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Chancy v. Smith

United States District Court, E.D. Wisconsin

March 15, 2018

ANTHONY C. CHANCY, SR., Plaintiff,
v.
JUDY P. SMITH, et al., Defendants.

          DECISION AND ORDER

          William C. Griesbach, Chief Judge

         The pro se plaintiff, Anthony C. Chancy, Sr., is a Wisconsin state prisoner. He claims that the defendants retaliated against him for his refusal to be an informant in a staff gang investigation and for filing inmate grievances. The defendants have filed a motion for summary judgment for failure to exhaust administrative remedies. For the reasons explained in this order, the Court will grant the defendants' motion and dismiss this case.

         BACKGROUND[1]

         Chancy was incarcerated at the Oshkosh Correctional Institution (Oshkosh) at all times relevant. Judge Charles N. Clevert, Jr., screened the original complaint and allowed Chancy to proceed on claims against defendants Judy P. Smith and Carrie Spranger based on allegations that they rejected his offender complaints, and that Smith denied Chancy's appeal related to Conduct Report No. 236355, both in retaliation for his refusal to be an informant and assist staff in their investigation of gang activity, and for filing grievances. Judge Clevert subsequently granted Chancy's motion to amend the complaint to add nine defendants. The case was reassigned to this Court on March 29, 2017.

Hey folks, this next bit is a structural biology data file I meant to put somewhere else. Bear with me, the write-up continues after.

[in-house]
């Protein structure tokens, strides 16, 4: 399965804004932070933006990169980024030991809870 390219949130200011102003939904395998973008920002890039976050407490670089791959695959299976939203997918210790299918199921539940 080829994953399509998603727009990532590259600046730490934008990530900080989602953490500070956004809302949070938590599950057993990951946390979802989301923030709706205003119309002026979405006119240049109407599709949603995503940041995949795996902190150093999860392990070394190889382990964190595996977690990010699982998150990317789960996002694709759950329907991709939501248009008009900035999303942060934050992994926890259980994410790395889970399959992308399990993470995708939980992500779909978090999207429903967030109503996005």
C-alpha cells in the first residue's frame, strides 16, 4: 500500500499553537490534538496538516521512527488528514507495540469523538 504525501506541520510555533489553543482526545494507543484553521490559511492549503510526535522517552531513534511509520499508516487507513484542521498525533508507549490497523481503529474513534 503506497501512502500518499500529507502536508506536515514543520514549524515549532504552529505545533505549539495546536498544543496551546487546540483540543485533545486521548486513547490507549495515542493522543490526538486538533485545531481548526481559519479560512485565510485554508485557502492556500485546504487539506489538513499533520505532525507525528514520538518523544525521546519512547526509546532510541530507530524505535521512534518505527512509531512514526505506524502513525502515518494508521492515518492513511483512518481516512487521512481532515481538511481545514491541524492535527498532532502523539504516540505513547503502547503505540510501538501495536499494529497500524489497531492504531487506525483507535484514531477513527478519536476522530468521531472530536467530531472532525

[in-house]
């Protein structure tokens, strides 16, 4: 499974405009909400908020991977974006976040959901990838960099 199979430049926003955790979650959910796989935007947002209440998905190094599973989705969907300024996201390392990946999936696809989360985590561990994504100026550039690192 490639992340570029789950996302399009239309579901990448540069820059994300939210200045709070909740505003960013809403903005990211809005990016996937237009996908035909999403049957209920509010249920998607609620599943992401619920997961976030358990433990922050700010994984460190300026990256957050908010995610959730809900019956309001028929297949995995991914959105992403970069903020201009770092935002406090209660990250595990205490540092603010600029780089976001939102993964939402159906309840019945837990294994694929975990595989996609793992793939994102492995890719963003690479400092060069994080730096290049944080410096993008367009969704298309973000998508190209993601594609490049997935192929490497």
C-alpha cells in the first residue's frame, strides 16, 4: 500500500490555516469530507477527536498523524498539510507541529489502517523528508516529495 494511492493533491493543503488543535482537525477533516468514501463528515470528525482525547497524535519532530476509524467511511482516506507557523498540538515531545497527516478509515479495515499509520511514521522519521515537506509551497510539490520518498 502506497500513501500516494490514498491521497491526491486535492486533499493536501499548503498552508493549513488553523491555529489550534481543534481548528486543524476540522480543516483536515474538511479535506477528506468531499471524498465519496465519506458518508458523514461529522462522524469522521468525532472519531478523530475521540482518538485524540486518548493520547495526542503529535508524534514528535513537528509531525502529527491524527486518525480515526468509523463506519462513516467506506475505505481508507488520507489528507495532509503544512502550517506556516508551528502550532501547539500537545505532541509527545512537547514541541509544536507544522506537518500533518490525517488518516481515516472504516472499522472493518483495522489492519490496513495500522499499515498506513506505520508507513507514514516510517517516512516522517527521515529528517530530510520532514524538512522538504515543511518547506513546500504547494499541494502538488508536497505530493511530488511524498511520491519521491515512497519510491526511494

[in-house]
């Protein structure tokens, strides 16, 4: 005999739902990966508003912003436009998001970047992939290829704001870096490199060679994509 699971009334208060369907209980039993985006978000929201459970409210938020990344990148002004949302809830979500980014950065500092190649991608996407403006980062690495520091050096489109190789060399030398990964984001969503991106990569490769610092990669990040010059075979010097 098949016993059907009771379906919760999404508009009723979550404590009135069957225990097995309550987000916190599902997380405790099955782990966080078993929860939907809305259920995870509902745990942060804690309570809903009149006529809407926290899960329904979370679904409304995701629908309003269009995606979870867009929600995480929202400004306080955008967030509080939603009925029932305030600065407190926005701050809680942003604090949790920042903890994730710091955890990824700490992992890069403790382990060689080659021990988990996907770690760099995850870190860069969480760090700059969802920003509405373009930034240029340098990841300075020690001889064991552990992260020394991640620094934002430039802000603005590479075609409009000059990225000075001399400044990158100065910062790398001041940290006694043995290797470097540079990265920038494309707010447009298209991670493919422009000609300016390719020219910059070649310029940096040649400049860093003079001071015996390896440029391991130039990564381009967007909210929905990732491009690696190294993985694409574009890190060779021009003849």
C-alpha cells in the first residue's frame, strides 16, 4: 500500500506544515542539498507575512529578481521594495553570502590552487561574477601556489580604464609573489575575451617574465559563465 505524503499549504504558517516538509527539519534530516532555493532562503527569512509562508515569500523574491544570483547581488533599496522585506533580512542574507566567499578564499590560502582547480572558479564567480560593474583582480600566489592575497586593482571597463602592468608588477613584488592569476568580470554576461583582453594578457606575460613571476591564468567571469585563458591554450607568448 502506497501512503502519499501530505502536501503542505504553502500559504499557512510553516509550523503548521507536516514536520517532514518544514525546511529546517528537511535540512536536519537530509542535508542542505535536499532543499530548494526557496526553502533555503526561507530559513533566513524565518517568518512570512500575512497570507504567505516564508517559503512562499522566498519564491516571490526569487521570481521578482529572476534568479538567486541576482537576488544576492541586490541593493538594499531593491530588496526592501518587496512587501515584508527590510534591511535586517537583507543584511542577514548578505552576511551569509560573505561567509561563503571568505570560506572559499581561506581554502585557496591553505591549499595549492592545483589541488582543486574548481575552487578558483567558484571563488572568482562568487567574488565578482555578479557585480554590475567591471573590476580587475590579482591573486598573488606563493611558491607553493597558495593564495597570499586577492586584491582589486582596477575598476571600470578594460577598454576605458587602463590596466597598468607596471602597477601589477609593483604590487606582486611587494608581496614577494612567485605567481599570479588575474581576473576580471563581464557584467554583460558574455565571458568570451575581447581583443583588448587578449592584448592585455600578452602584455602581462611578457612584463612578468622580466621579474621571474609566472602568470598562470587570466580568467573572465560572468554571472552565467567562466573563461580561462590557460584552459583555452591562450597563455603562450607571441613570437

In the amended complaint, Chancy alleges that Oshkosh staff retaliated against him for his refusal to be an informant and assist staff in their investigation of the gang activity at the institution. Specifically, in addition to his allegations against defendants Smith and Spranger, Chancy alleges that defendant Emil Toney interviewed him on April 19, 2014, after a money disbursement from inmate Joseph Hammer to Chancy's mother was intercepted. Defendant Toney allegedly verbally abused Chancy, accused him of being a gang member, and encouraged him to conspire against inmate Hammer. Defendant Nicholas Nooyen issued Chancy Conduct Report No. 2363555 on May 15, 2014, related to the intercepted money disbursement. Defendant Craig Nicholson was assigned as Chancy's staff advocate for Conduct Report No. 2363555 and failed to ensure requested witnesses and evidence were presented at a disciplinary hearing. Defendant Jason Mentzel allegedly agreed to “advocate” for Chancy regarding his being in possession of a witness form. Defendant Sherri Amundson was in charge of processing witness forms and did not reschedule a second disciplinary hearing for Chancy after learning that the witnesses were not allowed at the first disciplinary hearing. Defendants Hans Kuster, Stan Doman, and Mary Casper were the Adjustment Committee members who held Chancy's disciplinary hearing on June 2, 2014, and did not allow witnesses to testify. Kuster, Doman, and Casper found Chancy guilty of charges and gave him a disposition of 120 days in disciplinary separation.

         Chancy's Inmate Complaint History Report, as of September 18, 2017, shows that he did not file an offender complaint under the Inmate Complaint Review System (ICRS) related to his retaliation claims against any of the defendants in this lawsuit.